How to Apply for Scholarships
Colleges today come with a steep price tag, but you can whittle down that cost. Scholarships for college students — gift money that you don’t need to pay back — are no longer reserved for the star quarterback or the class valedictorian. Scholarships for college students are available based on many factors: talents, hobbies, academic concentration or community involvement. Some awards are even based on criteria you have little say in, such as your ethnic background or height. Still others award unique talents, like the ability to fashion clothing out of unusual materials.
If you have a tuition bill awaiting payment, invest some energy into learning how to apply for scholarships. Here are some ways to get scholarships for college students:
Start right here!
Begin your search online by using NextStepU’s own scholarship search, which provides information on 3 million scholarships worth over $12 billion. You can also check out the Scholarships Galore section found in this issue ofNextStepU Magazine.
Gather your materials
Scholarships for college students all have some paperwork that you will have to fill out: an application and sometimes an essay or supplemental information is needed. But the good news is that once you’ve gathered and organized the basics, most of your work is done.
“Have your resumé, one or two essays, a letter or two of recommendation and a copy of your transcripts,” says Dr. Karyn Koven, director of college counseling at High Tech Los Angeles Charter School. “Also, often a copy of your parents’ tax returns and FAFSA student SAR report [are necessary].”
Getting everything in place will free up time for you to address other requirements, such as videos, portfolios, photographs and more.
Look to your destination
You may not think of it, but most colleges and universities have scholarship money available to incoming freshmen. Due to the timing involved, that may mean that even before you’ve made your final decision, you need to apply for scholarships at your potential schools. Waiting until the last minute is NOT how to apply for scholarships successfully!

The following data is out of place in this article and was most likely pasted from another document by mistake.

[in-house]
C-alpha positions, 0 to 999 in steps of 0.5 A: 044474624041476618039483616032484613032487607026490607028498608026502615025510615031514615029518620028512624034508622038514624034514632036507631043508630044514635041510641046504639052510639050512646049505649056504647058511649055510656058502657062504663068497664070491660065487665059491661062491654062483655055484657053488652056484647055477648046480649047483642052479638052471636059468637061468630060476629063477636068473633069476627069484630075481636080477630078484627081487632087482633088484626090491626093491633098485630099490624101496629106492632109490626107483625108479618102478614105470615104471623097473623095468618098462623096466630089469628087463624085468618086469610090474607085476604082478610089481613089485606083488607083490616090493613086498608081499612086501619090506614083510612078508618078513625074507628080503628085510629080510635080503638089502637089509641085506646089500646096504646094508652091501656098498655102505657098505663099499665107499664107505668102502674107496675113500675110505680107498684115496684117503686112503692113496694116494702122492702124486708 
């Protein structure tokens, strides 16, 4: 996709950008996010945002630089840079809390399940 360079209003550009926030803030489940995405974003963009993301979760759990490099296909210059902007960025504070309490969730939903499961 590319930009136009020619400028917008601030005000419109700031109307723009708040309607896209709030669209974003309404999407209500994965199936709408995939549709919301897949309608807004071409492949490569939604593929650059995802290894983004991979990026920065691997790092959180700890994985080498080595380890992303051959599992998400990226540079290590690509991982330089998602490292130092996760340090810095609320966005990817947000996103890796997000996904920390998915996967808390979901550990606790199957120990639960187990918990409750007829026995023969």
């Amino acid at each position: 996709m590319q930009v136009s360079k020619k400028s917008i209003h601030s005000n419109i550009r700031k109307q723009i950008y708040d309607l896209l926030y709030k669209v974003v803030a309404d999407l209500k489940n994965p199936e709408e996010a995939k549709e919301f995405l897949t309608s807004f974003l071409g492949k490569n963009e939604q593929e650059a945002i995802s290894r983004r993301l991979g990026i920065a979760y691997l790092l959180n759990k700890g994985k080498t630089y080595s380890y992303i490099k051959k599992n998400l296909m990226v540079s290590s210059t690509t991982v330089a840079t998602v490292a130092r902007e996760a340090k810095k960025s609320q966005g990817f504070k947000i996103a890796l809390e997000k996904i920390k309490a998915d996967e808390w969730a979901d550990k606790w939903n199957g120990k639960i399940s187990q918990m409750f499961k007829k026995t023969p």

“Scholarships in music, theater, business or art are often buried in the department’s website instead of being listed in the admissions or financial aid sections,” says Amy Feins, college counselor and independent educational consultant at Seacrest Country Day School in Naples, Florida. If you don’t find anything listed, check in directly with the department you plan to specialize in.
It’s natural that you might not want fill out paperwork for scholarships at schools you might not even attend, but make the time, urges Feins. “A few hours in the fall can translate to thousands of dollars in the spring when scholarship awards are handed out.” And if you end up having a tough time deciding between a few schools, the answer may be clearer if one school comes through with cash.
Your own hometown loves to see its students succeed, so check with places that know you: where you’ve worked, sports clubs, restaurants and religious affiliations. Spread the word in your community about your college plans. Get on the computer and do a search for scholarships in your town and ask your guidance counselor for local sources as well. Local scholarships may be smaller than national ones, but every little bit helps; a few hundred dollars can offset the cost of books, clothing or travel. Be sure to also check the terms; local gifts are often one-time only, meaning the money is not renewable.
Throw out your net
National scholarships tend to be greater in amount and open to a wider audience. Find out what’s out there by running an online search for ‘college scholarships’; you’ll likely yield dozens of possibilities. But as with any online exploration, proceed with caution. “If you are on a site that asks for money, it’s not legit,” says Mary A. Gamache, college counselor at Randolph-Macon Academy in Front Royal, Virginia.
Once you’ve registered, most of these sites make it easy for you to come back and check for updates or to sign-up for alerts about scholarships for which you may be a good fit. It’s a good idea to include your parent’s email on any notifications so you are both working toward the same dates.
Check your details
“There are a lot of hoops to jump through and missing even one will prevent you from getting the aid you need,” says Feins. “The early bird definitely gets the worm. We have students every year who miss out…because they forgot a form or filed late.”
With so much money at stake, organization is key so put all the information on a calendar and to-do list. Be sure to work in extra time to prepare essays or supplemental information, or to allow teachers or counselors to write letters of recommendation.
Scholarship money is out there, so don’t miss out on your chance to trim down the cost of college. Start early, cover all your bases and watch the checks come in!
Debbie Swanson is a freelance writer who has published more than 100 articles in national and regional magazines.